As we gather to engage in meaningful conversations surrounding diversity, equity, and inclusion for the DEI Summit 2023 Community Assembly & Discussion, we’re thrilled to introduce an exciting addition to this year’s event – the Student Hip-Hop Cypher. A hip-hop cypher is more than just a performance; it’s a dynamic and interactive artistic expression deeply rooted in hip-hop culture. Originating in the streets of New York City in the 1970s, cyphers became the heart and soul of hip-hop, providing a space for artists to freestyle, share stories, and build community. The connection between hip-hop cyphers and Critical Race Theory (CRT) is profound, as both emphasize the power of storytelling and amplify voices often marginalized by society. Through this unique fusion of art and academia, our Student Hip-Hop Cypher promises to be a powerful reflection of our commitment to embracing diversity and promoting inclusivity within the University of Michigan community. Join us in celebrating the rich history and significance of hip-hop cyphers as we explore hip-hop’s intersection with CRT at the 2023 DEI Summit.
Sasha Bacon is a senior from East Lansing, MI studying Physics and Astronomy. Her research tends to be at the interface of astrophysics and particle physics and she most recently worked on the Axion Dark Matter Experiment at the Fermi National Accelerator Laboratory. She’s a proud member of Zeta Phi Beta Sorority, Inc. and a Peer Facilitator in the University’s Undergraduate Research Opportunity Program. Hip-hop and the myriad of other Black American musical traditions are her first love and she celebrates them weekly on Fridays at 11 while dj-ing her radio show ‘Calling Planet Earth’ on WCBN-FM Ann Arbor.
Byron D. Brooks (MoSoul) of Detroit, Michigan, exemplifies personal triumph over adverse circumstances. Byron, who was born during his mother’s incarceration and experienced a period of homelessness, is the first in his immediate family to earn not only a college degree but also an advanced degree – a master of arts from the School of Education in Diversity and Social Justice in Higher Education. As a practitioner of Hip-Hop & Liberation MoSoul strives to spread the philosophy of Ubuntu: I am Because WE Are!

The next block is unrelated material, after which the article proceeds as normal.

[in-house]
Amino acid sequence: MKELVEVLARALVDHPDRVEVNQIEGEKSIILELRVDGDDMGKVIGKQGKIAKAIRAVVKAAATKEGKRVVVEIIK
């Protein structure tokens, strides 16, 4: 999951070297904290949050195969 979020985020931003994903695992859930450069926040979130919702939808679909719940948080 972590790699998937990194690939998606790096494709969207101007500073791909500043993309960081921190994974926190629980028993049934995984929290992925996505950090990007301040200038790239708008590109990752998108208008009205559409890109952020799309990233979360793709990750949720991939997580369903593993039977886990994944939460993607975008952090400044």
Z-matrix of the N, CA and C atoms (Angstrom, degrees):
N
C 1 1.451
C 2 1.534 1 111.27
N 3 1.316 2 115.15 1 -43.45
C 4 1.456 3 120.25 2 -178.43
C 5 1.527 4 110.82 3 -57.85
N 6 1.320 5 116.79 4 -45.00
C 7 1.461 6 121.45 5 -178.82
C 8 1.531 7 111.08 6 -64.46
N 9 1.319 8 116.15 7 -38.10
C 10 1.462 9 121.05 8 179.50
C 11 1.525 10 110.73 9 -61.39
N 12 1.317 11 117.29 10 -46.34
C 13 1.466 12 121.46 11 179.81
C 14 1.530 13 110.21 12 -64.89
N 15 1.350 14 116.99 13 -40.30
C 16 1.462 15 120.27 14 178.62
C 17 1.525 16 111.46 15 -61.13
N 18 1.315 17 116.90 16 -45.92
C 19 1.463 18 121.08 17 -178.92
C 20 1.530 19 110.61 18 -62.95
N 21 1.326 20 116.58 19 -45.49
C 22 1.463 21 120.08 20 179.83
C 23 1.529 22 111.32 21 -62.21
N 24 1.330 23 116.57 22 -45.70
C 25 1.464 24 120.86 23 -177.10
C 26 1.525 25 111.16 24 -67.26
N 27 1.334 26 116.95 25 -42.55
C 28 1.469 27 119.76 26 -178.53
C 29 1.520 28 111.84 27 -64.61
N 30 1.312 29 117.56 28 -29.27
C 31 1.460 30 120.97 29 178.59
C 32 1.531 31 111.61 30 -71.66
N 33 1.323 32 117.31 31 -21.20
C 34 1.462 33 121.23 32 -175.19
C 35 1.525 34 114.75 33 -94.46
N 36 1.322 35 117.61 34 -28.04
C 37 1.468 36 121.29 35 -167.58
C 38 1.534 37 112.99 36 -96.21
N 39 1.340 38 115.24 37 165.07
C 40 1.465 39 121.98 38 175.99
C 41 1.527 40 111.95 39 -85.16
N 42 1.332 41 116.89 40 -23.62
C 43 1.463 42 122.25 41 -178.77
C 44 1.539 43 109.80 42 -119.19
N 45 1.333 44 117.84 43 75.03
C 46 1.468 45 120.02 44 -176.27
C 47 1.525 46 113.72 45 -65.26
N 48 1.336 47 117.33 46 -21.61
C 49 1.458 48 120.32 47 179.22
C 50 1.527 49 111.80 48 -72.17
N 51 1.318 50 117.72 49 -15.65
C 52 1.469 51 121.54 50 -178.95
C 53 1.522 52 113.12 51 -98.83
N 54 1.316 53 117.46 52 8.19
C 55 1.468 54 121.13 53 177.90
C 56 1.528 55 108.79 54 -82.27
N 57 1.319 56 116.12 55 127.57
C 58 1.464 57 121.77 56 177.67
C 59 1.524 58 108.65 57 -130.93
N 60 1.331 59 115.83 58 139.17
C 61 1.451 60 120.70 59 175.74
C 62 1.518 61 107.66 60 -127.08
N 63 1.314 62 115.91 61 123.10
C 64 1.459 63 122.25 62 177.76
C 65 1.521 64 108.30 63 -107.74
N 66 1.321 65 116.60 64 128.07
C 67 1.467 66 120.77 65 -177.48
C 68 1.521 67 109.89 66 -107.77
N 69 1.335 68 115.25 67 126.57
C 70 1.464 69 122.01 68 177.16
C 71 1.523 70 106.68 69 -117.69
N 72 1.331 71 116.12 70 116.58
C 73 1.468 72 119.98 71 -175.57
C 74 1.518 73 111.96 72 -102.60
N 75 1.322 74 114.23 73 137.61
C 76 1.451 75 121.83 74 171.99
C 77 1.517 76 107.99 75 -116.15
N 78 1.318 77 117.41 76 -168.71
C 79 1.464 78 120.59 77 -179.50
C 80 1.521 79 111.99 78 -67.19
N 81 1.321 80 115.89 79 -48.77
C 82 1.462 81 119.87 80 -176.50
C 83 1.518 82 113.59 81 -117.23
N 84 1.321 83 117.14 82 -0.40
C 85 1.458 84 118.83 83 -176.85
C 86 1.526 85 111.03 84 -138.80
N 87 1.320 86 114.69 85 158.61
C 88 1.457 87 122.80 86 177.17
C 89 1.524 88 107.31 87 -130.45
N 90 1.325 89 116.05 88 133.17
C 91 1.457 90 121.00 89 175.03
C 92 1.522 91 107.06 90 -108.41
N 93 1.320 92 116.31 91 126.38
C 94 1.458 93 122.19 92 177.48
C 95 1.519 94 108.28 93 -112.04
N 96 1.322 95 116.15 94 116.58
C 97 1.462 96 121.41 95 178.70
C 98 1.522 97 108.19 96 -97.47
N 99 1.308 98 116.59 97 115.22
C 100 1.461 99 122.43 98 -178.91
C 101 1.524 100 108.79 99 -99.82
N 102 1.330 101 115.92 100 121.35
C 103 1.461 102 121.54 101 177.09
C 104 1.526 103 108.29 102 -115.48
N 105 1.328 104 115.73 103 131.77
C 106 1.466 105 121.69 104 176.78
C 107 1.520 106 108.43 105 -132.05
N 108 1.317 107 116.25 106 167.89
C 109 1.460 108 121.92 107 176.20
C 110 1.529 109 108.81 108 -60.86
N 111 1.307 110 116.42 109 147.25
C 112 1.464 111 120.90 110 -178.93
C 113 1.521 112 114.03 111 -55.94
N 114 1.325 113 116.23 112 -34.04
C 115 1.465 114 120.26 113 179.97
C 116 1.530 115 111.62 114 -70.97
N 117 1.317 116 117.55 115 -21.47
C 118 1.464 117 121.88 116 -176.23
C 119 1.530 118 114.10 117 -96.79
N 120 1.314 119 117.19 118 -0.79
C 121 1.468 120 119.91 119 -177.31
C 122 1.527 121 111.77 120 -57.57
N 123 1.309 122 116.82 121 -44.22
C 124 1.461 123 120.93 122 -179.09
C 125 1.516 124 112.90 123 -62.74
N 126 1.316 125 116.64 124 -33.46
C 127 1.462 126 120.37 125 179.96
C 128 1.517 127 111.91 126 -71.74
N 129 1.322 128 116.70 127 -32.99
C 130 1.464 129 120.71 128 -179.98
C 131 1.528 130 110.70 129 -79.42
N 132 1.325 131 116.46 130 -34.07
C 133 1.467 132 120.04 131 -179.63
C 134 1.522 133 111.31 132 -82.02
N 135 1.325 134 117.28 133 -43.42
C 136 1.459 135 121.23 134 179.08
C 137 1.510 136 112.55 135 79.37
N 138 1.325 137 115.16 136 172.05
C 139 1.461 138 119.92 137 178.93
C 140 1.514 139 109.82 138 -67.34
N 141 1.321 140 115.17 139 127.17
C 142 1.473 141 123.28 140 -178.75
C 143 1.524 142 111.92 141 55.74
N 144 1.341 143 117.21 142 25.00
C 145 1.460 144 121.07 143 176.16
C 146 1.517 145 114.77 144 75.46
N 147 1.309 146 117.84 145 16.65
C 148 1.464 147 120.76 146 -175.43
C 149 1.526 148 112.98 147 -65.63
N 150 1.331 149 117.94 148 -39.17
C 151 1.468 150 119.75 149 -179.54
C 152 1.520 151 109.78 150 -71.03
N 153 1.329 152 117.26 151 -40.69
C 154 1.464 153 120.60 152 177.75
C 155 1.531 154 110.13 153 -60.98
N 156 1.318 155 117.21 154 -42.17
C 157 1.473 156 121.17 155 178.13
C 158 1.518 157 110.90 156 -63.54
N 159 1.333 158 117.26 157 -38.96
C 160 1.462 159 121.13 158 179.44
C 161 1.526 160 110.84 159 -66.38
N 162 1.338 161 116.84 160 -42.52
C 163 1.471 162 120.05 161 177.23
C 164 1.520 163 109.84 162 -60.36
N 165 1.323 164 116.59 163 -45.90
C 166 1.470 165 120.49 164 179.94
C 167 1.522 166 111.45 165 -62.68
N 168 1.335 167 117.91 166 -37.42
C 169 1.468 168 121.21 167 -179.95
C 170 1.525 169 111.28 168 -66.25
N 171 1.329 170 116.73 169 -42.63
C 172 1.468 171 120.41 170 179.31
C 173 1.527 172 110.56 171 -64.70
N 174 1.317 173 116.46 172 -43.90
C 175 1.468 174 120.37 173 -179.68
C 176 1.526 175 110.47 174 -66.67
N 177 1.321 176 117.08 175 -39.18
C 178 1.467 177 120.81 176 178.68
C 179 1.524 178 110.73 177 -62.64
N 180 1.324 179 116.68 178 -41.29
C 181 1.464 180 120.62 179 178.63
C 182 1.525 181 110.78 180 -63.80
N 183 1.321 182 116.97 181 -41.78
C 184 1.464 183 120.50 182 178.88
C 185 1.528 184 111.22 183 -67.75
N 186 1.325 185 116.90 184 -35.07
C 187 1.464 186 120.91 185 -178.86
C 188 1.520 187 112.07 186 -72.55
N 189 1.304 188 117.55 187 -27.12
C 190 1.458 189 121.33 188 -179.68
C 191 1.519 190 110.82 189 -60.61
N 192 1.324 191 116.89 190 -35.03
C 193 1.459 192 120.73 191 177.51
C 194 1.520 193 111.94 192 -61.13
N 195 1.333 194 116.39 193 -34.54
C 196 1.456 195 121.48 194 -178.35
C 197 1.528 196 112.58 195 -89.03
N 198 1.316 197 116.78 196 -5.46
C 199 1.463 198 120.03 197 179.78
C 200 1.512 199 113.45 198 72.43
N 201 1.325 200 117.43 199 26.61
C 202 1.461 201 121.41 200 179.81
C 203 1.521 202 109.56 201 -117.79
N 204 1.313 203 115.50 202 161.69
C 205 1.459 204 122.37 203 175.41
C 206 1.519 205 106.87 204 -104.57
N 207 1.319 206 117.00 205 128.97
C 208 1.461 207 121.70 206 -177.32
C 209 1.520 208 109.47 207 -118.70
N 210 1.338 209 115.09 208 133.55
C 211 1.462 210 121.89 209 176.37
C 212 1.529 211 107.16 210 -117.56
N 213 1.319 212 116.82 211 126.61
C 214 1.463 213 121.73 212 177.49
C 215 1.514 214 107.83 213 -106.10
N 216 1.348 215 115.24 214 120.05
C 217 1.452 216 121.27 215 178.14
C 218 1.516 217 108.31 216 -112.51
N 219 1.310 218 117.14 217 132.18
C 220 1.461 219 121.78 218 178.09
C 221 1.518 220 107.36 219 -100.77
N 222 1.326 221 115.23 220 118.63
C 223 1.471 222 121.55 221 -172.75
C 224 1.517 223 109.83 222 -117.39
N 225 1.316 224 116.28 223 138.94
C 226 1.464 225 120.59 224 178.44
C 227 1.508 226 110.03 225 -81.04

To Learn More About Byron:
Kiana “KC” Cook
Kiana “KC” Cook, is a multi-disciplinary artist and cultural producer rooted in performance practices from the African-diaspora. Pursuing an MFA in Dance at UMICH, her research interest is of how street dance forms such as Krump, Freestyle Hip Hop, Chicago Footwork and the like, were created out of resistance and emulate familial structures to embody empowerment and liberation. She has curated events, performed as an emcee and dancer, choreographed danceworks, and participated in street dance battles across the world. Most notably, she produced the events “Friends of Chi Buck” (I and II) and “WECAMEFROMHERE” to cultivate the Krump community in her chosen home of Chicago. She is part of the Kautionz Krump fam out of the Midwest.
Lailah has always loved playing, singing, writing, and making music. Lailah started playing the violin classically when she was five and has sung in choirs and played in other musical ensembles throughout her life. Lailah earned her B.A. in Sociology and Creative Writing from the University of Michigan and also minored in Music. Lailah is currently working to finish her Masters of Social Work at U of M while also singing, playing, jamming, and writing music in her free time. Lailah is incredibly grateful for the unique way in which sharing music connects and brings us all together.
My name is Yifan Lu, a graduate student majoring in Electrical and Computer Engineering. I am from China. I am a lover of Hiphop music as well as the spirit and culture inside it. Hope to meet you soon!
Sammy Saad is a Michigan native who grew up in the southwest corner of the state in a small town known as Berrien Springs. A unique town, home to a large Seventh-Day-Adventist (SDA) community, Sammy was among one of the only Arab-Americans in his district. He would spend his summers in Dearborn, Michigan, another unique city which houses the largest Arab population in the United States. During the school year he attended churches and learned about Christianity, then spent his summers in the mosque learning about Islam. Through these two lenses in which to view reality he learned that he was different and didn’t quite fit in, but more importantly, he learned what makes us all the same. Regardless of religion, or outlook on life he believes that as humans we all simply desire three things: to love, to be loved, and to succeed through whichever form we define success. Sammy says, “It is our innate curiosity about who we are and where we come from that connects us all to something larger”. He fosters inclusion throughout his everyday life, looking to spread love to those around him and challenge others to think deeply about their behaviors and to question societal norms. He uses music as an outlet to voice his feelings and thoughts in hopes to inspire others who feel a connection with his words.